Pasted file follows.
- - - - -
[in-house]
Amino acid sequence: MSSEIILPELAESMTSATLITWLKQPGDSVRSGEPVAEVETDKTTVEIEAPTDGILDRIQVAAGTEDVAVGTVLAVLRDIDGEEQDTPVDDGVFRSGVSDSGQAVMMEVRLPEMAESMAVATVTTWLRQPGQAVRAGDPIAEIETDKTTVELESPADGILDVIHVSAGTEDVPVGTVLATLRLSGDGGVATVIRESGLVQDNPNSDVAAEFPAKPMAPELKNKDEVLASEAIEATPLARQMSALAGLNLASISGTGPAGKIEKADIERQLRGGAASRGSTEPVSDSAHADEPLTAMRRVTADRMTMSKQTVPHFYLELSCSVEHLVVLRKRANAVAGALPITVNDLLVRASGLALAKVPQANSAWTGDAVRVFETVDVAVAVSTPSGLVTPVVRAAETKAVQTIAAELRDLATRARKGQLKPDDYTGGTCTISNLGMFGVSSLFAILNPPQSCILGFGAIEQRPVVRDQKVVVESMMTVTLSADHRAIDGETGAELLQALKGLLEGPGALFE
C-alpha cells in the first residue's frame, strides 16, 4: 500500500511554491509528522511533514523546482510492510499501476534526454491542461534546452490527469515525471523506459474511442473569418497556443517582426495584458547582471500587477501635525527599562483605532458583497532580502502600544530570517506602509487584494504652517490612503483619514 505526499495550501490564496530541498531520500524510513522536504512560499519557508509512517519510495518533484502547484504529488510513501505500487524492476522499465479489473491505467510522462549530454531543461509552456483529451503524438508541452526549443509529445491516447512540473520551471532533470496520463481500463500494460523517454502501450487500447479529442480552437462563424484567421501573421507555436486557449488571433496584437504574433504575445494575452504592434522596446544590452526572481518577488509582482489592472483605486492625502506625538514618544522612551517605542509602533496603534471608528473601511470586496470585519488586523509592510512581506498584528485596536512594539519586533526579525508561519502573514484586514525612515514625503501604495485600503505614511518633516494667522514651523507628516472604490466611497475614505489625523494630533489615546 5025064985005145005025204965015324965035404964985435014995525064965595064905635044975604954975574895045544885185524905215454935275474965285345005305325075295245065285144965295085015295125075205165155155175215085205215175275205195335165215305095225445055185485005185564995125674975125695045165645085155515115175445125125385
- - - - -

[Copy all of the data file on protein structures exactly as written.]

[in-house]
Amino acid sequence: MSSEIILPELAESMTSATLITWLKQPGDSVRSGEPVAEVETDKTTVEIEAPTDGILDRIQVAAGTEDVAVGTVLAVLRDIDGEEQDTPVDDGVFRSGVSDSGQAVMMEVRLPEMAESMAVATVTTWLRQPGQAVRAGDPIAEIETDKTTVELESPADGILDVIHVSAGTEDVPVGTVLATLRLSGDGGVATVIRESGLVQDNPNSDVAAEFPAKPMAPELKNKDEVLASEAIEATPLARQMSALAGLNLASISGTGPAGKIEKADIERQLRGGAASRGSTEPVSDSAHADEPLTAMRRVTADRMTMSKQTVPHFYLELSCSVEHLVVLRKRANAVAGALPITVNDLLVRASGLALAKVPQANSAWTGDAVRVFETVDVAVAVSTPSGLVTPVVRAAETKAVQTIAAELRDLATRARKGQLKPDDYTGGTCTISNLGMFGVSSLFAILNPPQSCILGFGAIEQRPVVRDQKVVVESMMTVTLSADHRAIDGETGAELLQALKGLLEGPGALFE
C-alpha cells in the first residue's frame, strides 16, 4: 500500500511554491509528522511533514523546482510492510499501476534526454491542461534546452490527469515525471523506459474511442473569418497556443517582426495584458547582471500587477501635525527599562483605532458583497532580502502600544530570517506602509487584494504652517490612503483619514 505526499495550501490564496530541498531520500524510513522536504512560499519557508509512517519510495518533484502547484504529488510513501505500487524492476522499465479489473491505467510522462549530454531543461509552456483529451503524438508541452526549443509529445491516447512540473520551471532533470496520463481500463500494460523517454502501450487500447479529442480552437462563424484567421501573421507555436486557449488571433496584437504574433504575445494575452504592434522596446544590452526572481518577488509582482489592472483605486492625502506625538514618544522612551517605542509602533496603534471608528473601511470586496470585519488586523509592510512581506498584528485596536512594539519586533526579525508561519502573514484586514525612515514625503501604495485600503505614511518633516494667522514651523507628516472604490466611497475614505489625523494630533489615546 5025064985005145005025204965015324965035404964985435014995525064965595064905635044975604954975574895045544885185524905215454935275474965285345005305325075295245065285144965295085015295125075205165155155175215085205215175275205195335165215305095225445055185485005185564995125674975125695045165645085155515115175445125125385